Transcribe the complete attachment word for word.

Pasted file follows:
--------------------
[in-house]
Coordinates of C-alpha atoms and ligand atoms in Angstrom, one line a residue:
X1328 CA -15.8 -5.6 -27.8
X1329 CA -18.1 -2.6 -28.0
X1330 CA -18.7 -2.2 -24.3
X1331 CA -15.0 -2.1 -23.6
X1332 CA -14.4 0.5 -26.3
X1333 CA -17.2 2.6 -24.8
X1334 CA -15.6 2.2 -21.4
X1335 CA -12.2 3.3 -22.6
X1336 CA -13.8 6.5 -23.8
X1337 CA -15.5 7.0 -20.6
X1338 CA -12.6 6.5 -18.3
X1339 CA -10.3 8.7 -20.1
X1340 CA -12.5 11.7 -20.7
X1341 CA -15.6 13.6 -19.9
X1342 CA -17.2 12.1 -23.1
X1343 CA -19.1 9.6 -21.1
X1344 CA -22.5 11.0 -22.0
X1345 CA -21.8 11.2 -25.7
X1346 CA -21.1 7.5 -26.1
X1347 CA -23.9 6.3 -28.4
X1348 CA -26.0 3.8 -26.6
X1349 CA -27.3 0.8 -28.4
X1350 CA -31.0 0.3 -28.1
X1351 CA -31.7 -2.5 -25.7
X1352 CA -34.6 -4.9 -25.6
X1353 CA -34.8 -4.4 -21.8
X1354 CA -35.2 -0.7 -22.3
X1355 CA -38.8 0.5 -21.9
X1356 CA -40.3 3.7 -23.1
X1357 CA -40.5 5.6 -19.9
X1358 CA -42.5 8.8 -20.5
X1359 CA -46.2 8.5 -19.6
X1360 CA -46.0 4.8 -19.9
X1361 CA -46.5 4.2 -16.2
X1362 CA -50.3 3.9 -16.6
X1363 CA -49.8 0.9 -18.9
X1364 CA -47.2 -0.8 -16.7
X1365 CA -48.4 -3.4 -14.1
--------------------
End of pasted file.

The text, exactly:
[in-house]
Coordinates of C-alpha atoms and ligand atoms in Angstrom, one line a residue:
X1328 CA -15.8 -5.6 -27.8
X1329 CA -18.1 -2.6 -28.0
X1330 CA -18.7 -2.2 -24.3
X1331 CA -15.0 -2.1 -23.6
X1332 CA -14.4 0.5 -26.3
X1333 CA -17.2 2.6 -24.8
X1334 CA -15.6 2.2 -21.4
X1335 CA -12.2 3.3 -22.6
X1336 CA -13.8 6.5 -23.8
X1337 CA -15.5 7.0 -20.6
X1338 CA -12.6 6.5 -18.3
X1339 CA -10.3 8.7 -20.1
X1340 CA -12.5 11.7 -20.7
X1341 CA -15.6 13.6 -19.9
X1342 CA -17.2 12.1 -23.1
X1343 CA -19.1 9.6 -21.1
X1344 CA -22.5 11.0 -22.0
X1345 CA -21.8 11.2 -25.7
X1346 CA -21.1 7.5 -26.1
X1347 CA -23.9 6.3 -28.4
X1348 CA -26.0 3.8 -26.6
X1349 CA -27.3 0.8 -28.4
X1350 CA -31.0 0.3 -28.1
X1351 CA -31.7 -2.5 -25.7
X1352 CA -34.6 -4.9 -25.6
X1353 CA -34.8 -4.4 -21.8
X1354 CA -35.2 -0.7 -22.3
X1355 CA -38.8 0.5 -21.9
X1356 CA -40.3 3.7 -23.1
X1357 CA -40.5 5.6 -19.9
X1358 CA -42.5 8.8 -20.5
X1359 CA -46.2 8.5 -19.6
X1360 CA -46.0 4.8 -19.9
X1361 CA -46.5 4.2 -16.2
X1362 CA -50.3 3.9 -16.6
X1363 CA -49.8 0.9 -18.9
X1364 CA -47.2 -0.8 -16.7
X1365 CA -48.4 -3.4 -14.1